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Vinny Findley

What does PRE mean

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I'm following the Hurricane Isaias thread and cannot figure out or find what is meant by PRE. What is this referring to? Thank you in advance.

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On 8/1/2020 at 10:27 AM, Vinny Findley said:

I'm following the Hurricane Isaias thread and cannot figure out or find what is meant by PRE. What is this referring to? Thank you in advance.

Sorry for the delayed response, hope this helps:

 

Predecessor Rainfall Event. If the atmosphere is configured properly in advance of an approaching tropical cyclone, it opens the door for moisture directly from the system to be advected poleward, sometimes well in advance of the tropical cyclone arriving... If it actually arrives at all. Some of the more tell tale signs are a strong, meridionally aligned jet stream, usually with an embedded strong jet streak to the NW of the storm.

 

namconus_uv250_us_1.png

 

Due to the tropical cyclone approaching the right entrance region of the upper level jet, this allows for very favorable upper level lift & provides a fetch from the TC to areas well N of the system. These are also most often associated with the threat area in question being located on the eastern flank of deep layer troughs (trough of low pressure existing vertically through the troposphere from the low levels to the higher ones, i.e. surface, 850mb, 700mb, 500mb, 300mb, 200mb) - With most PREs, rainfall totals from the PRE itself will typically exceed 4" in a 24 hours period, though most PRE's usually last 12 hours or less. Typically, the PRE will occur several hundred miles away from the storm's center. Where they precisely decide to manifest can be difficult to nail down by numerical computer modeling. But the signature for a PRE to occur somewhere N of the system is usually well pronounced days in advance.

 

It should be noted that not all rainfall that occurs N of a tropical cyclone is always associated with a PRE. Sometimes its simple interaction with a frontal boundary or other form of forcing.

 

Though when they do occur, they can be especially problematic because they serve to drench an area in advance of the tropical cyclone itself. When the rain shield directly associated with the tropical cyclone subsequently moves in, it serves as a double-tap, which usually results in significant flooding issues, regardless of the area's antecedent soil/river conditions (see Hurricane Agnes or Floyd for example.)

 

https://journals.ametsoc.org/mwr/article/138/8/3272/71161/Predecessor-Rain-Events-ahead-of-Tropical-Cyclones

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7 hours ago, CCB! said:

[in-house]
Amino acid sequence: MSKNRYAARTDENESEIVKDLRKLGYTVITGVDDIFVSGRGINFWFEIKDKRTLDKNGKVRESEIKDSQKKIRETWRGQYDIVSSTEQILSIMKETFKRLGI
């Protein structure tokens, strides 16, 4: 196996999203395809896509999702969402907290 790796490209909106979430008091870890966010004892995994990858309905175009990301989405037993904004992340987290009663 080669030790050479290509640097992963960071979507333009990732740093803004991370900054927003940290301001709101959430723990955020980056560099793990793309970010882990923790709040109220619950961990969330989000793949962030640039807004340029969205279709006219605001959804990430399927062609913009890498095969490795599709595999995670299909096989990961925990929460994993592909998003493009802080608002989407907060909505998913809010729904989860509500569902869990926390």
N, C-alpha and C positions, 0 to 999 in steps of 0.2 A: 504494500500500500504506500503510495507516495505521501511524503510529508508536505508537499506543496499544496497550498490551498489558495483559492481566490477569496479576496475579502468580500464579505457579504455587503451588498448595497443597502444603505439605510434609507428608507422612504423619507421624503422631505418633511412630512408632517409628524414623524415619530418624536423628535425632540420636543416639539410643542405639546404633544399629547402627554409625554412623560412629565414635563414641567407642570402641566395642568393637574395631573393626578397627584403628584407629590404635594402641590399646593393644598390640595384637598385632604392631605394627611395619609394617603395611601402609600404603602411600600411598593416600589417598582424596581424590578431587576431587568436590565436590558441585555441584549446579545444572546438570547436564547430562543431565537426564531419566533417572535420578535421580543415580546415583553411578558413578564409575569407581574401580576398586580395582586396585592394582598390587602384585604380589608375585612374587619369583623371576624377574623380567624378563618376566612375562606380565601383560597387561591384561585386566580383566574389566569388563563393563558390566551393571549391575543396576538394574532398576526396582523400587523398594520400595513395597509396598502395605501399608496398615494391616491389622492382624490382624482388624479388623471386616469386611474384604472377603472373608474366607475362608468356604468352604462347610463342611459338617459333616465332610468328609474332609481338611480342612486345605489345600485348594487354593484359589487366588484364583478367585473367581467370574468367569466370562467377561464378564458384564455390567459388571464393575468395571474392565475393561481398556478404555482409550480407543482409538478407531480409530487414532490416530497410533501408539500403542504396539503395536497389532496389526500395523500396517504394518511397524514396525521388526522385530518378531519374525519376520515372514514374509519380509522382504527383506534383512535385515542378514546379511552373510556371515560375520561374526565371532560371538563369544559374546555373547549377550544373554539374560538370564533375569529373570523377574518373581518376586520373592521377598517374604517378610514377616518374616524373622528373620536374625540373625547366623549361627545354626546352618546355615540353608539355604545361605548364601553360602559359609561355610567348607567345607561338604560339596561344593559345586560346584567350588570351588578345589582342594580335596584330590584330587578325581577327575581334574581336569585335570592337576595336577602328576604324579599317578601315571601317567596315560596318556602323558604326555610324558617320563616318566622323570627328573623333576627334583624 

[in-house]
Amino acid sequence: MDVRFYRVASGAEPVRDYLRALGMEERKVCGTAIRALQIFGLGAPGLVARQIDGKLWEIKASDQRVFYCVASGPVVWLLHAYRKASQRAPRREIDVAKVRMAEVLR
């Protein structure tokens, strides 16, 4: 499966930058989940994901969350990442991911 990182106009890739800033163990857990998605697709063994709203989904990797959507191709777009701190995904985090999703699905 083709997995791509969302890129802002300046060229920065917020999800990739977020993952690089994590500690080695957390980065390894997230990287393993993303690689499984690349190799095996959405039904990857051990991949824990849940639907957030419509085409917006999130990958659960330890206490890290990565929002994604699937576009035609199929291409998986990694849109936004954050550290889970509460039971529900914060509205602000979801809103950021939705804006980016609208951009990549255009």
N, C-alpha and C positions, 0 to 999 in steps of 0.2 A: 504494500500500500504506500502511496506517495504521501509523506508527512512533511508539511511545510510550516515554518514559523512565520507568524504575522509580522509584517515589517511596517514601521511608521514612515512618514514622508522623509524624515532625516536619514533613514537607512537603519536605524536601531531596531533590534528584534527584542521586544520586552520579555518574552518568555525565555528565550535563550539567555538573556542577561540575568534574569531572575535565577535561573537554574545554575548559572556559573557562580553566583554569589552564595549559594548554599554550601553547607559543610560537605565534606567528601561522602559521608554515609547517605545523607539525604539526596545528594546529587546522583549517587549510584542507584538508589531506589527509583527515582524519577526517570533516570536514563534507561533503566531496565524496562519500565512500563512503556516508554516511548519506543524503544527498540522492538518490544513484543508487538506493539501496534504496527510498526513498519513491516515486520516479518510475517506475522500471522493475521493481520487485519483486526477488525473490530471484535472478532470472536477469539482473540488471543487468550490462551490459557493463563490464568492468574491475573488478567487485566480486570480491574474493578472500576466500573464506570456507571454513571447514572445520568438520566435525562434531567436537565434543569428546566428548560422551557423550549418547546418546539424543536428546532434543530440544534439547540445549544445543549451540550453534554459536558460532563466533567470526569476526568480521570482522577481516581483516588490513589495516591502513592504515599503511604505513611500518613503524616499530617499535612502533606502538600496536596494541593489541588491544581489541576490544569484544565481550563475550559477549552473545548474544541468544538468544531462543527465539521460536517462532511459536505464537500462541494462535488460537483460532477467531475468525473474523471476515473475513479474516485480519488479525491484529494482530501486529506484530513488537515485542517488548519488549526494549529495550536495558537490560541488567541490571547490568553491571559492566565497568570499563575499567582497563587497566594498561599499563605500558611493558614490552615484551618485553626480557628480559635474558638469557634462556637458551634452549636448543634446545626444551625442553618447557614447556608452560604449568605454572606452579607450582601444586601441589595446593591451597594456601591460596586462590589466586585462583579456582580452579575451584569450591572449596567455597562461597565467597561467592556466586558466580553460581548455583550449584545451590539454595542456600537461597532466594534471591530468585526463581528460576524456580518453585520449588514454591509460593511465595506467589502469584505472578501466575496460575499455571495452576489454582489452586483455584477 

Sorry for the delayed response, hope this helps:

 

Predecessor Rainfall Event. If the atmosphere is configured properly in advance of an approaching tropical cyclone, it opens the door for moisture directly from the system to be advected poleward, sometimes well in advance of the tropical cyclone arriving... If it actually arrives at all. Some of the more tell tale signs are a strong, meridionally aligned jet stream, usually with an embedded strong jet streak to the NW of the storm.

 

namconus_uv250_us_1.png

 

Due to the tropical cyclone approaching the right entrance region of the upper level jet, this allows for very favorable upper level lift & provides a fetch from the TC to areas well N of the system. These are also most often associated with the threat area in question being located on the eastern flank of deep layer troughs (trough of low pressure existing vertically through the troposphere from the low levels to the higher ones, i.e. surface, 850mb, 700mb, 500mb, 300mb, 200mb) - With most PREs, rainfall totals from the PRE itself will typically exceed 4" in a 24 hours period, though most PRE's usually last 12 hours or less. Typically, the PRE will occur several hundred miles away from the storm's center. Where they precisely decide to manifest can be difficult to nail down by numerical computer modeling. But the signature for a PRE to occur somewhere N of the system is usually well pronounced days in advance.

 

It should be noted that not all rainfall that occurs N of a tropical cyclone is always associated with a PRE. Sometimes its simple interaction with a frontal boundary or other form of forcing.

 

Though when they do occur, they can be especially problematic because they serve to drench an area in advance of the tropical cyclone itself. When the rain shield directly associated with the tropical cyclone subsequently moves in, it serves as a double-tap, which usually results in significant flooding issues, regardless of the area's antecedent soil/river conditions (see Hurricane Agnes or Floyd for example.)

 

https://journals.ametsoc.org/mwr/article/138/8/3272/71161/Predecessor-Rain-Events-ahead-of-Tropical-Cyclones

Yes it helped a lot. I finally found out what it was because it was spelled out, but your response was much more in detail. Much appreciated. We had a squall line come through up here in RI as the storm was passing NYC. 20 minutes a few gusts to 60 or maybe a little over that and 156,000 without power in RI and another 200,000+ thousand in southeast ma. I just couldn't imagine even a cat 1 riding up the center of RI If a 20 minute squall line with 60 MPH winds did this much damage. Strong cat 2 and we're in a world of shit up here. Thanks again for the detailed response.

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